I started having auditory/visual disturances with headaches in my early teens. Progressively worsened until I finally spoke with my PCP last spring. Referred my to psychiatrist. Ran a barrage of blood work, MRI/MRA, and EEG. Everything was negative except for a nearly zilch B12 level. He diagnosed me with seizure disorder NOS, bipolar disorder NOS, and psychosis NOS. The psychiatrist tried a multitude of meds that either didn't work or caused very unpleasant side effects. Finally, started on Depakote ER @ HS. Seemed to be working for about 6-8 wks. Then disturbances returned. Doubled my dose of Depakote. I'm taking 2 of the 500mg @ HS. All fine & dandy until my last routine lab testing. My ammonia level was 51. I know that's not critical elevation. So I started on L-carnitine 500mg BID. My question is...When is it appropriate for me to have my ammonia rechecked? I mean, it was 51 on Dec 4th. I saw my doc on Jan 3rd. He scheduled my routine checkup in 2 months. Do I need to have my level checked before then? I am assymptomatic of the elevated ammonia. I'm not extremely concerned, but I know what can happen.
It is a usual practice to test for ammonia every three months. It is usually combined with the therapeutic drug monitoring for Depakote. You may repeat the test just before the appointment with your doctor, so that he has fresh ammonia reports.
The diagnosis of MS is arrived at after clinical history, examination and investigations. Your history does not hint towards MS. The lesions on MRI may not be significant.
Elevated ammonia as a side-effect of divalproex sodium (Depakote) can lead to symptoms such as altered mental status, confusion, and delirium. Some people do present with such symptoms even at low plasma levels.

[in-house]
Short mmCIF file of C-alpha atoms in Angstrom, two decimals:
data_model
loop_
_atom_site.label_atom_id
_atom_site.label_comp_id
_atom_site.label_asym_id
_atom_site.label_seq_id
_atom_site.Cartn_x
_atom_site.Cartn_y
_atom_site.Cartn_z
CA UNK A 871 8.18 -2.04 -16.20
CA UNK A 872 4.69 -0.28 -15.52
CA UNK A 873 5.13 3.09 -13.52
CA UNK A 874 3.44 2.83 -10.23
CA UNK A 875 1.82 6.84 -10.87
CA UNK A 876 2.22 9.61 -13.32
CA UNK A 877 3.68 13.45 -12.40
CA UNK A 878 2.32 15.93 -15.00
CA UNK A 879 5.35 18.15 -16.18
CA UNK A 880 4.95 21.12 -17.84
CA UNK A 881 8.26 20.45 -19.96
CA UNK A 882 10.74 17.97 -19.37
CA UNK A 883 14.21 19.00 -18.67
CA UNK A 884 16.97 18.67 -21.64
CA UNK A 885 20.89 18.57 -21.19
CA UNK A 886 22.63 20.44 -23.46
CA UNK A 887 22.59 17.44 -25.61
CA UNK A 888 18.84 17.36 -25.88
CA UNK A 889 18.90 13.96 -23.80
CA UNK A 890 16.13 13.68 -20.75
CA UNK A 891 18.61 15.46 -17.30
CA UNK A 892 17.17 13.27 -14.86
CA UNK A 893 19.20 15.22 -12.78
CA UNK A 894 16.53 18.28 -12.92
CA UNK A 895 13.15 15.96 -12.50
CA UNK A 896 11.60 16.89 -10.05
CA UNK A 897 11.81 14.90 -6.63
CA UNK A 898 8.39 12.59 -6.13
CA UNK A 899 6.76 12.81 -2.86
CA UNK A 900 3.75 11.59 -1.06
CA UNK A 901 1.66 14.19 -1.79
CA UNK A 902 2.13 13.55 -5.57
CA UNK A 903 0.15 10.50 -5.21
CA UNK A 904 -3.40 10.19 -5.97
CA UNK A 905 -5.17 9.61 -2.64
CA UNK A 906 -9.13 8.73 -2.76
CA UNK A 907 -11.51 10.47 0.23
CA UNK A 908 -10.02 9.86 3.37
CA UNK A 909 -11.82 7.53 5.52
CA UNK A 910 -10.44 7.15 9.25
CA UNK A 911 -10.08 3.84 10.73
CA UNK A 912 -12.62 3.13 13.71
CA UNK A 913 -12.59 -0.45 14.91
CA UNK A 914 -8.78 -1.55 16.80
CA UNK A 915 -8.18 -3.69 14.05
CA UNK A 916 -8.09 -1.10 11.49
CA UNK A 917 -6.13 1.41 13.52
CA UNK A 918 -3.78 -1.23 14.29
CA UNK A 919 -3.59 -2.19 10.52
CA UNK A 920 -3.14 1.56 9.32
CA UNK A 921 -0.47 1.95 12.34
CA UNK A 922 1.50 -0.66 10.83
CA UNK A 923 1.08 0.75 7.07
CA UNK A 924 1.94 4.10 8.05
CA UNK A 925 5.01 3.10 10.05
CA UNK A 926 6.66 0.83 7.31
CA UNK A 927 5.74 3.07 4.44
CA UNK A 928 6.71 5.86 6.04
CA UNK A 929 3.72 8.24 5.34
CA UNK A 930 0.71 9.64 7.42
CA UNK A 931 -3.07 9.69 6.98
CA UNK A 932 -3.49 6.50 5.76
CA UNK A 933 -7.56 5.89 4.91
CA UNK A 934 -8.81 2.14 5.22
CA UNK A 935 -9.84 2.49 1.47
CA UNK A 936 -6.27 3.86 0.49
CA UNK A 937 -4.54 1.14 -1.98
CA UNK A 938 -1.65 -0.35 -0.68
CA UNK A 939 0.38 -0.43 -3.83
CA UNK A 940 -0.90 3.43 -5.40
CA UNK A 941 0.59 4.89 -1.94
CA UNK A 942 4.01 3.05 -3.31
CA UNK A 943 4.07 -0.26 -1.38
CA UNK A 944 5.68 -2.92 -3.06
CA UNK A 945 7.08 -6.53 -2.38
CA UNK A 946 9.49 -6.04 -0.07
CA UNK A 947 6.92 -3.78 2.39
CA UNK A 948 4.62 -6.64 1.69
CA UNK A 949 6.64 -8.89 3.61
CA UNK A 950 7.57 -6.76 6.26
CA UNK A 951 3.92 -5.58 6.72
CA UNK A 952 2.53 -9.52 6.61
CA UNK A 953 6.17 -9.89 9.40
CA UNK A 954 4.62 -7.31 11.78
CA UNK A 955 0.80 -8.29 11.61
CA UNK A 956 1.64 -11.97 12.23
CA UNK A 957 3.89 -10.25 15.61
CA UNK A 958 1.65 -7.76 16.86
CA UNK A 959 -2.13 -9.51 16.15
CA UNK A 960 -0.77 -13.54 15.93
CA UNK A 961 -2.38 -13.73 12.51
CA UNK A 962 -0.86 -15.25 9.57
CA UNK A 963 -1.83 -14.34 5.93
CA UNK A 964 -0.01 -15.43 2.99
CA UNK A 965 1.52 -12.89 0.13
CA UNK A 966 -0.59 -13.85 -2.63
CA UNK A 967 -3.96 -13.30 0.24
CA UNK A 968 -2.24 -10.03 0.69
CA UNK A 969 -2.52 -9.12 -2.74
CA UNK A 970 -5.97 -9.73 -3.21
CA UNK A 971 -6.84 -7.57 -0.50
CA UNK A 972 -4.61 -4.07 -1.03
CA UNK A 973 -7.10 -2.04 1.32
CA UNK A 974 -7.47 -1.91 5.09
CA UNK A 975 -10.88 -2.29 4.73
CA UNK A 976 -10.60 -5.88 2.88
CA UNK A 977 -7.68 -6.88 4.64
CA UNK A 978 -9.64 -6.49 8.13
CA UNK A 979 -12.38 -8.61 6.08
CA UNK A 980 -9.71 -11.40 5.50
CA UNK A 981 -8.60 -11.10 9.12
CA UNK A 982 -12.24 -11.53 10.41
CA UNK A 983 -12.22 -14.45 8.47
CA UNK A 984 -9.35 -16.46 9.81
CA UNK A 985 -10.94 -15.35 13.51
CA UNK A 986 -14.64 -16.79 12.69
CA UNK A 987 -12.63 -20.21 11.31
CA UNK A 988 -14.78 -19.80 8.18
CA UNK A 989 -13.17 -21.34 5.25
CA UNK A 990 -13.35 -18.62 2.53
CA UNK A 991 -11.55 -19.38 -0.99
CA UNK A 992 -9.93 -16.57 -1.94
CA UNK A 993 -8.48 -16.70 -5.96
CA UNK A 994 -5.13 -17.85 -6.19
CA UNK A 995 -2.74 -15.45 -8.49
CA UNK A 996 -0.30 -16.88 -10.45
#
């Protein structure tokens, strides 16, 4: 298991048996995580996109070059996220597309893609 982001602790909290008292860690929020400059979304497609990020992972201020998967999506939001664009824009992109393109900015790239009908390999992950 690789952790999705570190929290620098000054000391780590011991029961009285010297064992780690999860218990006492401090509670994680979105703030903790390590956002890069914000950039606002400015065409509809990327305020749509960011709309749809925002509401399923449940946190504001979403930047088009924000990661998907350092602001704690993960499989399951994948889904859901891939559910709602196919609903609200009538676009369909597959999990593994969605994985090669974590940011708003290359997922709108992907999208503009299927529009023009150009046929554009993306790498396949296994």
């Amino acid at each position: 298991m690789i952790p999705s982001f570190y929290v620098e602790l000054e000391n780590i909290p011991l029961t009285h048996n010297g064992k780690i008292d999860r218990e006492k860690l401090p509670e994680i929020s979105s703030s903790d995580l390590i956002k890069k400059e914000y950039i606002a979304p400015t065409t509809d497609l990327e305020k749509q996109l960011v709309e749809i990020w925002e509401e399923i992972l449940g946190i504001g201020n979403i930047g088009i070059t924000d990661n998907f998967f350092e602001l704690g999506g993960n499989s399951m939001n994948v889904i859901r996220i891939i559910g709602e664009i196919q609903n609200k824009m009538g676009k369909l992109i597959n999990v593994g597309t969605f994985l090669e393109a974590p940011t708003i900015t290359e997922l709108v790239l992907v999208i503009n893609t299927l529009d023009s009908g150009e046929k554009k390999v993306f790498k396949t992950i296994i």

Ideally, when elevated levels of ammonia is found in the setting of Depakote therapy, close monitoring of plasma levels should be done every week. If the elevation should persist, discontinuation of this drug should be considered.
The interpretation of migraines as the cause of the tiny lesions on MRI are only suggestive and are not absolute. The lesions are probably non-specific and could have been caused by other conditions.
Thank you for your response. I know that as medical professionals, we sometimes read too much or too little into our own health issues. I will call my doctor to discuss the time line in which I need to have my ammonia level rechecked.
Try taking your supplements with a fatty meal. If you don't get your B12 injection and take other supplements with a fatty meal the body will just urinate it back out. For some reason I heard this from an elderly woman and started trying it with all of mine (I was deficient in just about everything) and it worked.
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